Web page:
Nonuniform FM response is viewed with respect to thermal cutoff of the single frequency laser. Below the thermal cutoff frequency, the FM response is extremely large in magnitude on the order of Ghz/mA whereas it is opposite in phase to the FM response above the thermal cutoff frequency. Far above the thermal cutoff frequency, the FM response approaches several hundred Mhz/mA while gradually reversing phase with respect to that below the thermal cutoff frequency. As a result, lower frequency components of a modulated optical signal undergo severe waveform distortion due primarily to temperature or thermal modulation effects on the active region of the laser.
Frequency modulation based lightwave communication systems using lasers whose FM response is nonuniform suffer degradation. In an M-ary FSK system, nonuniform FM response causes drift of a transmitted frequency representing one of M levels per symbol whenever the laser remains at that frequency for a time which is significant as compared to a thermal time constant for the laser. As the frequency drifts, crosstalk increases resulting in degraded bit error rate performance and, ultimately, causes complete failure of the affected link for the lightwave system.
These problems can be ameliorated to some degree by limiting the length of non-alternating data patterns to effectively eliminate the low frequency components of the data sequence. There are other approaches commonly employed for working with the nonuniform FM response of the laser which employ a modulation format or data encoding scheme to also avoid the low frequency modulation region. In one example, Manchester coding is employed with its concomitant penalty of increased system bandwidth requirements. Additionally, problems such as power consumption and device complexity preclude the use of most encoding and modulation techniques. Active and passive equalization networks have been combined with DFB lasers to overcome distortion induced by the nonuniform FM response of the DFB laser. In theory, these networks compensate the nonuniform FM response of the DFB laser by using combined pre-distortion, post-distortion and feedback control methods to realize a somewhat uniform FM response. Both active and passive equalization techniques generally result in relatively small FM response and, therefore, increased drive current requirements. While the combination appears to have a uniform FM response, it is important to realize that the DFB laser itself exhibits a totally nonuniform FM response.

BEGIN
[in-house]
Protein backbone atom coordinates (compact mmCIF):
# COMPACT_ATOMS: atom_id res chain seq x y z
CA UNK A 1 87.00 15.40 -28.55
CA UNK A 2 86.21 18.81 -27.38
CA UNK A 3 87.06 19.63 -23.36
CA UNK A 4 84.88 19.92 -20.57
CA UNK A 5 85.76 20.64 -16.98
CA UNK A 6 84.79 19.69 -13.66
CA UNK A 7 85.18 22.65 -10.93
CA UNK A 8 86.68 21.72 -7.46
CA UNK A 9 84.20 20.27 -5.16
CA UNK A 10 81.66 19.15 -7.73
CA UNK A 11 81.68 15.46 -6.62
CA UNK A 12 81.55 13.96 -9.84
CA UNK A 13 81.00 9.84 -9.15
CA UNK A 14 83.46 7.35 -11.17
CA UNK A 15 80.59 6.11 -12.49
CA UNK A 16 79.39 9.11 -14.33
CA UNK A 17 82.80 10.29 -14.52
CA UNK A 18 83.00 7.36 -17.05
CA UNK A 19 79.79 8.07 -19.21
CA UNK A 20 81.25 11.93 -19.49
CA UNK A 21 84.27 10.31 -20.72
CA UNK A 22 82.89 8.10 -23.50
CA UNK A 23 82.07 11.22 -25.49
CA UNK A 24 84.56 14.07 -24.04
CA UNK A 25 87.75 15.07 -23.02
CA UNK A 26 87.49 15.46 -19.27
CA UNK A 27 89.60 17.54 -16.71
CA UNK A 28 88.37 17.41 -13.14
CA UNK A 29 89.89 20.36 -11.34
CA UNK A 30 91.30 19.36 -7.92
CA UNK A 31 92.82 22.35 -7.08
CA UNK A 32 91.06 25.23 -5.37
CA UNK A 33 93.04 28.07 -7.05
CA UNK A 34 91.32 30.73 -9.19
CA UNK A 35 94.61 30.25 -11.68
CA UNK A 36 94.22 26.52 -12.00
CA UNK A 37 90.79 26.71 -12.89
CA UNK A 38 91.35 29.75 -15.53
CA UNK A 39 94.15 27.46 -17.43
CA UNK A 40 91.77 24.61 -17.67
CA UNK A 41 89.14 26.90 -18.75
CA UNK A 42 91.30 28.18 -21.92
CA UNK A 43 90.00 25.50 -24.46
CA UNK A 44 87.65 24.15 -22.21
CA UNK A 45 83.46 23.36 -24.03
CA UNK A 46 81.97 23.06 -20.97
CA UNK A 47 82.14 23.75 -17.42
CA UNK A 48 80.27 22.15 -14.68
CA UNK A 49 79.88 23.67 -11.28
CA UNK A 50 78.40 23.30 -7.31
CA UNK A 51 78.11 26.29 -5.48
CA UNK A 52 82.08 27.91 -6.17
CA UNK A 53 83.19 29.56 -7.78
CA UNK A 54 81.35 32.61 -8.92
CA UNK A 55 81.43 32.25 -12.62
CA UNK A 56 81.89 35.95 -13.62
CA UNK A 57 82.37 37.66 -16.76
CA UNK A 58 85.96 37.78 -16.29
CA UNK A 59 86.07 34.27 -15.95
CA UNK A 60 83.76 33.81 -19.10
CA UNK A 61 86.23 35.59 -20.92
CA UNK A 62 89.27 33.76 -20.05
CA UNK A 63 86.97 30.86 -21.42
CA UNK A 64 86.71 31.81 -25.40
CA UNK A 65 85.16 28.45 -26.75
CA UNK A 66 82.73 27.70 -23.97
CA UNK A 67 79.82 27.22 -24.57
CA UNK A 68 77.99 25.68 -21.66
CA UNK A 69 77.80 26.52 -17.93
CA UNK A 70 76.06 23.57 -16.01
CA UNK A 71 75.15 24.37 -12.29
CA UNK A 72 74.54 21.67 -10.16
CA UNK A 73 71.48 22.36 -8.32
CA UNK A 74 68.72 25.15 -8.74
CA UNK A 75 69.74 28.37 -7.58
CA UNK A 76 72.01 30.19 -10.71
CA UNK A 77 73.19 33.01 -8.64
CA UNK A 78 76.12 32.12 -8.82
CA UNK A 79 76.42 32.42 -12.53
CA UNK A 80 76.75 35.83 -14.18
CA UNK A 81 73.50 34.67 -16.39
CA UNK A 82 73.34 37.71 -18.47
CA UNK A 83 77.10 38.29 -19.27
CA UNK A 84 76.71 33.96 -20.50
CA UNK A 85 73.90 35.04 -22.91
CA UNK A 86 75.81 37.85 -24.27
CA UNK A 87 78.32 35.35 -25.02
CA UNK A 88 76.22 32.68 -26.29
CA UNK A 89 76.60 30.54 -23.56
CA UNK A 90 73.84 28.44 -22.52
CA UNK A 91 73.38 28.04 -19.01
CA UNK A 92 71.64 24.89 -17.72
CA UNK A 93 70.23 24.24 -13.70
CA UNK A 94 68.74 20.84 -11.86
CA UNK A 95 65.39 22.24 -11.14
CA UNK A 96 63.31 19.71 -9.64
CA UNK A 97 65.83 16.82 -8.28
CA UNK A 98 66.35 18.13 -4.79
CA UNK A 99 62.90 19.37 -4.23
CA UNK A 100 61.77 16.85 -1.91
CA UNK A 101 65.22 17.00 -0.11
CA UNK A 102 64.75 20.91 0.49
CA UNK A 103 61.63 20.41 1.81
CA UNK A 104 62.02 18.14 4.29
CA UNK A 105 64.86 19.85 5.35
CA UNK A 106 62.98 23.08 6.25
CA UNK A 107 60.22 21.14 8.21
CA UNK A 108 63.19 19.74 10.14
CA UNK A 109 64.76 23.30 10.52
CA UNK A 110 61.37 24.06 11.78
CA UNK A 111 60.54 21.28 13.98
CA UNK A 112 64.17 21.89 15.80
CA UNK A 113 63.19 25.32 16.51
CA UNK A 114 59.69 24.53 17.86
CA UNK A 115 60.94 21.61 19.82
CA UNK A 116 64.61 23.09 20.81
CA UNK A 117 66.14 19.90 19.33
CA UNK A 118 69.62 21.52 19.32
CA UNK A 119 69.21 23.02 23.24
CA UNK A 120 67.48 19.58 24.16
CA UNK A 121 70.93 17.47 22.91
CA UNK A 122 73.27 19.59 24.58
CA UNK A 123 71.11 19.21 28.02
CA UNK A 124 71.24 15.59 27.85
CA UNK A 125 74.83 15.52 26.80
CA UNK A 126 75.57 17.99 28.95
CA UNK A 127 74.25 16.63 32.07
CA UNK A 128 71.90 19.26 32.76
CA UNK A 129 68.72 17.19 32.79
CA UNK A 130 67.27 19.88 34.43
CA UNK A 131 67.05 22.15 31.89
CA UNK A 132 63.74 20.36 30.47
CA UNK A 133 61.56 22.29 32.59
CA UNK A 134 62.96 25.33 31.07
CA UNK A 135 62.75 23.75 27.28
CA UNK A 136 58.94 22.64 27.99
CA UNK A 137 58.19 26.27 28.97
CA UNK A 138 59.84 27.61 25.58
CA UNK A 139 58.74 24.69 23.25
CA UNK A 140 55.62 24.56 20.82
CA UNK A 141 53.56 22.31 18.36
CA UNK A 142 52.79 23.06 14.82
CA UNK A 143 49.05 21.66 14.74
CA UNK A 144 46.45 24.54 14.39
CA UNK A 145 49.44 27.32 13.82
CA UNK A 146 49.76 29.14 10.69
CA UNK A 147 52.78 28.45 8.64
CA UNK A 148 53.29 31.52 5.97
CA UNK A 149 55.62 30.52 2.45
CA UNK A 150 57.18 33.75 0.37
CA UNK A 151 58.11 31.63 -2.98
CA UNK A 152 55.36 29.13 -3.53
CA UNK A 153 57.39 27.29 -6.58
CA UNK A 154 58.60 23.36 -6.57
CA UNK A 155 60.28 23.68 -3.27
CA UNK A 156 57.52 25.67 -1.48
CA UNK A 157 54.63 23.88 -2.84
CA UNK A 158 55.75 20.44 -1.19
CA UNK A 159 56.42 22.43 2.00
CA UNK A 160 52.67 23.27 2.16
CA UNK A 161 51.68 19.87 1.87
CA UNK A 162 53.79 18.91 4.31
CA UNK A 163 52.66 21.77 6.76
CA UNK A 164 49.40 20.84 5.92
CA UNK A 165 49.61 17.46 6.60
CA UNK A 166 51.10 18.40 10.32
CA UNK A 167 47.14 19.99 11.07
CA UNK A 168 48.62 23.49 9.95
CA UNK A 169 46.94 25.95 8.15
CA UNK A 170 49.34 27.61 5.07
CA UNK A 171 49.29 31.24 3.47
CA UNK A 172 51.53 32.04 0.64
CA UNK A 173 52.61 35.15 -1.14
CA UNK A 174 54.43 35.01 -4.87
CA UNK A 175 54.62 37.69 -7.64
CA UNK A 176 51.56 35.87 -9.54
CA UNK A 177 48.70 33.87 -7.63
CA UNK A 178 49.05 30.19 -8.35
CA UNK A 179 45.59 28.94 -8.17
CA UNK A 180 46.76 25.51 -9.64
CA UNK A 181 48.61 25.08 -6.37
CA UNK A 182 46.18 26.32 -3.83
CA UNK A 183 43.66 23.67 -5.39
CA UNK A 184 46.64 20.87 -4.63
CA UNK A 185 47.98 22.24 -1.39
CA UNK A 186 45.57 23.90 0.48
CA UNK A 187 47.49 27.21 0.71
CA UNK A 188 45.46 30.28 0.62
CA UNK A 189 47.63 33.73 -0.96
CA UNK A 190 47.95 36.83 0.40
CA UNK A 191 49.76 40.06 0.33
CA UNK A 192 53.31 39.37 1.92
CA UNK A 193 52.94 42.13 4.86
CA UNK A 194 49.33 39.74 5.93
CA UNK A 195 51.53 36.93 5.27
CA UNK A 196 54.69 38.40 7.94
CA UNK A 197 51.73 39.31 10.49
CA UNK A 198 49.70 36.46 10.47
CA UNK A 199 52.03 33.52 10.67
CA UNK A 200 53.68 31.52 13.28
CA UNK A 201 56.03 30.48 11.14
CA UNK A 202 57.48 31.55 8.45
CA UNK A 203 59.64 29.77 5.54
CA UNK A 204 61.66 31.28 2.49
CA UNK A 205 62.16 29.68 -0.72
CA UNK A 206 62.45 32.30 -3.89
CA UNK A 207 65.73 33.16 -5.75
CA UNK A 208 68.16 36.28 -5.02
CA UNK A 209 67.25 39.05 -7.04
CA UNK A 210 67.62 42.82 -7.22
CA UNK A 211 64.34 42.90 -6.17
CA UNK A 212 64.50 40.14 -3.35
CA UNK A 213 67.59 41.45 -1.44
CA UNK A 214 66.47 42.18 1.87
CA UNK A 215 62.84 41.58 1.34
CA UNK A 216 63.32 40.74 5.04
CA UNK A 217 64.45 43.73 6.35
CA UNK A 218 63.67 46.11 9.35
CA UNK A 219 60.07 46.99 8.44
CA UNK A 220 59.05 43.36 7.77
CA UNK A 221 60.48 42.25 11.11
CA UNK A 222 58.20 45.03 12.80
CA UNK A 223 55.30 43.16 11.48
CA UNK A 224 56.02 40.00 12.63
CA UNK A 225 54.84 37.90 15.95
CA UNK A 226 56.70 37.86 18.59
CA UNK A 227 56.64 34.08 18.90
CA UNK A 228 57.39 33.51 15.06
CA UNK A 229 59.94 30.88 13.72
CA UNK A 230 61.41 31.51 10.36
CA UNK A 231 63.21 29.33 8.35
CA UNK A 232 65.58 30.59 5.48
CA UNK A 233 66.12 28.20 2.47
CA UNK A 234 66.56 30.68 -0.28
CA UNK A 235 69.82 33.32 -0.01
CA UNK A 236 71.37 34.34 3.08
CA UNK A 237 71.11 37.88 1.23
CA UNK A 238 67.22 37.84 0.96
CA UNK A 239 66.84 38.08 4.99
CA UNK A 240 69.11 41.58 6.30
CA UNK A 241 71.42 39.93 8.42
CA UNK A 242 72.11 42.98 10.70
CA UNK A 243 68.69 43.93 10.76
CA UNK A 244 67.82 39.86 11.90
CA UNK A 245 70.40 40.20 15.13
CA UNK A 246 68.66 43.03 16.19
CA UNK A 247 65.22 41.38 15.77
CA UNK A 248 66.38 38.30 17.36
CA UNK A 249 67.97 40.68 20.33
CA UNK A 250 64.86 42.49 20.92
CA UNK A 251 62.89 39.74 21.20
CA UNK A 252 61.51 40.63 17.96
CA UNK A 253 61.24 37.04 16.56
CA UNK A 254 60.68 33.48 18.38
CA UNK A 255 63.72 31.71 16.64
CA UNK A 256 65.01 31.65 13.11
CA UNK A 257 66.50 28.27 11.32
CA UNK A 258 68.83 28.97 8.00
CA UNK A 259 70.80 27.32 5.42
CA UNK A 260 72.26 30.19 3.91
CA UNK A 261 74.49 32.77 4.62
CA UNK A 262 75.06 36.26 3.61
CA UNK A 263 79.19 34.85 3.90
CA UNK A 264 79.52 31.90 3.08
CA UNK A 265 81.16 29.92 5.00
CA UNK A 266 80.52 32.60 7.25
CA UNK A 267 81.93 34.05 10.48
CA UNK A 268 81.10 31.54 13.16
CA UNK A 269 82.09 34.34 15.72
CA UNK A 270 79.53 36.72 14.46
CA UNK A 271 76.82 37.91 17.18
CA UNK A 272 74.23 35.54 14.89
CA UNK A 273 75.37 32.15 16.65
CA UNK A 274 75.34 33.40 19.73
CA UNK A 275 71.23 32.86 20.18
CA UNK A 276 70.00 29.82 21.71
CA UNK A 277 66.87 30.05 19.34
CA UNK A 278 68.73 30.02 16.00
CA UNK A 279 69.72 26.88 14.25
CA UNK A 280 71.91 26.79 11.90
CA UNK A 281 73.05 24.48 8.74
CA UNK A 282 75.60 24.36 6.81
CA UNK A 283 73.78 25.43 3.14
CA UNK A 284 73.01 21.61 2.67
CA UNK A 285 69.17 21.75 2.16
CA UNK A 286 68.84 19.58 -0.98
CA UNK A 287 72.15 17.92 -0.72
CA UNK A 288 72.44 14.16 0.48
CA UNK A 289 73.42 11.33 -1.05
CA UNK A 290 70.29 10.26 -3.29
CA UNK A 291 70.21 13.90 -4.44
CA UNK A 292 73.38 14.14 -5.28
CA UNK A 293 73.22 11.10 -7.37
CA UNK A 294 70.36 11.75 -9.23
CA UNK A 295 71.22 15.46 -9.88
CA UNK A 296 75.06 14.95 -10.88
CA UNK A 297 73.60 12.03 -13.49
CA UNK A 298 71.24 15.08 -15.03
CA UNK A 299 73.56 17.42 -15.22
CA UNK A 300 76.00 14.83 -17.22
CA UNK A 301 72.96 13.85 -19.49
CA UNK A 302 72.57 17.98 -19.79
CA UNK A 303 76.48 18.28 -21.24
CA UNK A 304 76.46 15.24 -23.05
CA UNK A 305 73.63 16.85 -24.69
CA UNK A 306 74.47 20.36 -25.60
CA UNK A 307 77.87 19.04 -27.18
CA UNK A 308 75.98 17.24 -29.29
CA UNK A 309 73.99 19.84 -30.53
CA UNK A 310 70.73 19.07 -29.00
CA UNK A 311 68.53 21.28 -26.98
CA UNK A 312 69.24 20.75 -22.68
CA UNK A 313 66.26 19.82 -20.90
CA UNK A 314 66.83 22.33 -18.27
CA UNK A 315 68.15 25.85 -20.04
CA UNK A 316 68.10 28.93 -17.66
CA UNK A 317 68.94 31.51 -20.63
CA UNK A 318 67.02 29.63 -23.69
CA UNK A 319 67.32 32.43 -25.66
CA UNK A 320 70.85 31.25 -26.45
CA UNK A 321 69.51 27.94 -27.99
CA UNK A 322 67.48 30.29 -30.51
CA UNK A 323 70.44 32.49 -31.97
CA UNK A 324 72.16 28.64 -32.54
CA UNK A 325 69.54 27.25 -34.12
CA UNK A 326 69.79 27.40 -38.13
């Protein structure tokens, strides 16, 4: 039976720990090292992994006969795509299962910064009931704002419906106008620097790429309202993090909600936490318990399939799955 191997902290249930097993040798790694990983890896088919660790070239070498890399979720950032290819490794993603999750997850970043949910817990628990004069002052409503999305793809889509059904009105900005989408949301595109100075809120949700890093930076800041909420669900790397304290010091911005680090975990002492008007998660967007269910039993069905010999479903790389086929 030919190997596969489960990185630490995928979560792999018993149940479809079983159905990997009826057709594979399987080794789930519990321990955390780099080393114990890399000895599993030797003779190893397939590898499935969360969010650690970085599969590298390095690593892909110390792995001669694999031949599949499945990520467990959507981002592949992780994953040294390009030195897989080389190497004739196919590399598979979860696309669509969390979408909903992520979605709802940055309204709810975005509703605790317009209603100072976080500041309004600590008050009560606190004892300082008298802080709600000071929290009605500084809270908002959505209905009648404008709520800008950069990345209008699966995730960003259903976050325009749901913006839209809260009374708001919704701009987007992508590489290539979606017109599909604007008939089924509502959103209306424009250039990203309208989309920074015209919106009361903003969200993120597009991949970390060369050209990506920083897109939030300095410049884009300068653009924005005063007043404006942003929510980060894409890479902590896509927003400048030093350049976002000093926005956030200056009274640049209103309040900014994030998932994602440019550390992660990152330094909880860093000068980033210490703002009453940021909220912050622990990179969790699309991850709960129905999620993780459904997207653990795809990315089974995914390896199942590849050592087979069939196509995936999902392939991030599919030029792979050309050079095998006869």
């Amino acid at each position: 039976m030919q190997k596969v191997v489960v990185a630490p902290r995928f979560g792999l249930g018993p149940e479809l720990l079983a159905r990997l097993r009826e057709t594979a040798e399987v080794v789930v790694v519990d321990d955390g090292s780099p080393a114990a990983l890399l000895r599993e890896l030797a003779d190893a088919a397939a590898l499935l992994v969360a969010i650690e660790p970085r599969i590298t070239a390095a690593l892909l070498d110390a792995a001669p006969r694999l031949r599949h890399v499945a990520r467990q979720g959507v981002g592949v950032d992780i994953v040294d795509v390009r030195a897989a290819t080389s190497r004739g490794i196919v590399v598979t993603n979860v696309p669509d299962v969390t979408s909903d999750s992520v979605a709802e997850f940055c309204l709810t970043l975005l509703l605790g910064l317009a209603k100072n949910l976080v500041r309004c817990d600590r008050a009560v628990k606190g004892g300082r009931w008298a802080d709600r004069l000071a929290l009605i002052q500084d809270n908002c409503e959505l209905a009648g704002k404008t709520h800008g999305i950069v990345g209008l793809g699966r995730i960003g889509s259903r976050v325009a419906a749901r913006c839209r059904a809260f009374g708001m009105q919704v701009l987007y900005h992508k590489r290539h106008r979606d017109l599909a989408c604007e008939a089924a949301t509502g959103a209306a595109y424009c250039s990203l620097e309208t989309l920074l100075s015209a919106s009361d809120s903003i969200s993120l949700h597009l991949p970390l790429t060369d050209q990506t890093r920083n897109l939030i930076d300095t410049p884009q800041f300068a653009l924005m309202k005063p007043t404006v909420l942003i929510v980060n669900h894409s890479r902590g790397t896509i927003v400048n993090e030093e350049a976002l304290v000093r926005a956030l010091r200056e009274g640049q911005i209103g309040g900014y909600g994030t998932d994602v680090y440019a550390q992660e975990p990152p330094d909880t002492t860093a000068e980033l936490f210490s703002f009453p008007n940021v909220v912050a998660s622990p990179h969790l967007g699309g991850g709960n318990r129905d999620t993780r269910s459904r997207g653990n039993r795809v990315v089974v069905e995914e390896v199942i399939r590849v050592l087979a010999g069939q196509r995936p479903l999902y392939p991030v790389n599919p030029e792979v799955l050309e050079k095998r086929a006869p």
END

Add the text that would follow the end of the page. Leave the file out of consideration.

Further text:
Phase-tunable DFB lasers have also been proposed to overcome the nonuniform FM response problem. These devices are generally fabricated to include two distinct regions: a DFB region for operating as a standard DFB laser and a modulation region without a grating separately contacted for modulating the DFB laser signal. In this way, carrier density effects are artificially controlled through electrode partitioning to achieve quasi-uniform FM response and chirp suppression. Quasi-uniform FM response for two-electrode DFB lasers is reported up to several hundred megahertz. However, DFB regions employed in these devices exhibit unwanted nonuniform FM response and are primarily designed to have inherently low linewidth enhancement factors for chirp suppression. Moreover, design and fabrication complexity together with operational speed limitations caused by the multi-section structure diminish its desirability for use in future lightwave systems.
While the alternatives described above have been proposed and demonstrated for dealing with the nonuniform FM response of directly modulated lasers, in particular, DFB lasers, it has been noted recently that "[t]he potentially most rewarding solution is to construct a laser having an inherently uniform FM response." J. of Lightwave Tech., Vol. 7, No. 1, pp. 11-23 (January 1989). As noted in the descriptions above, each laser element still exhibits an inherent nonuniform FM response. Upon realizing this fact, the authors of the above-cited article lament as follows, "[u]nfortunately, the goal of obtaining single mode operation, high output power, narrow linewidth, long life, along with a uniform FM response, in a wide selection of commercial devices at various wavelengths, is still elusive."SUMMARY OF THE INVENTION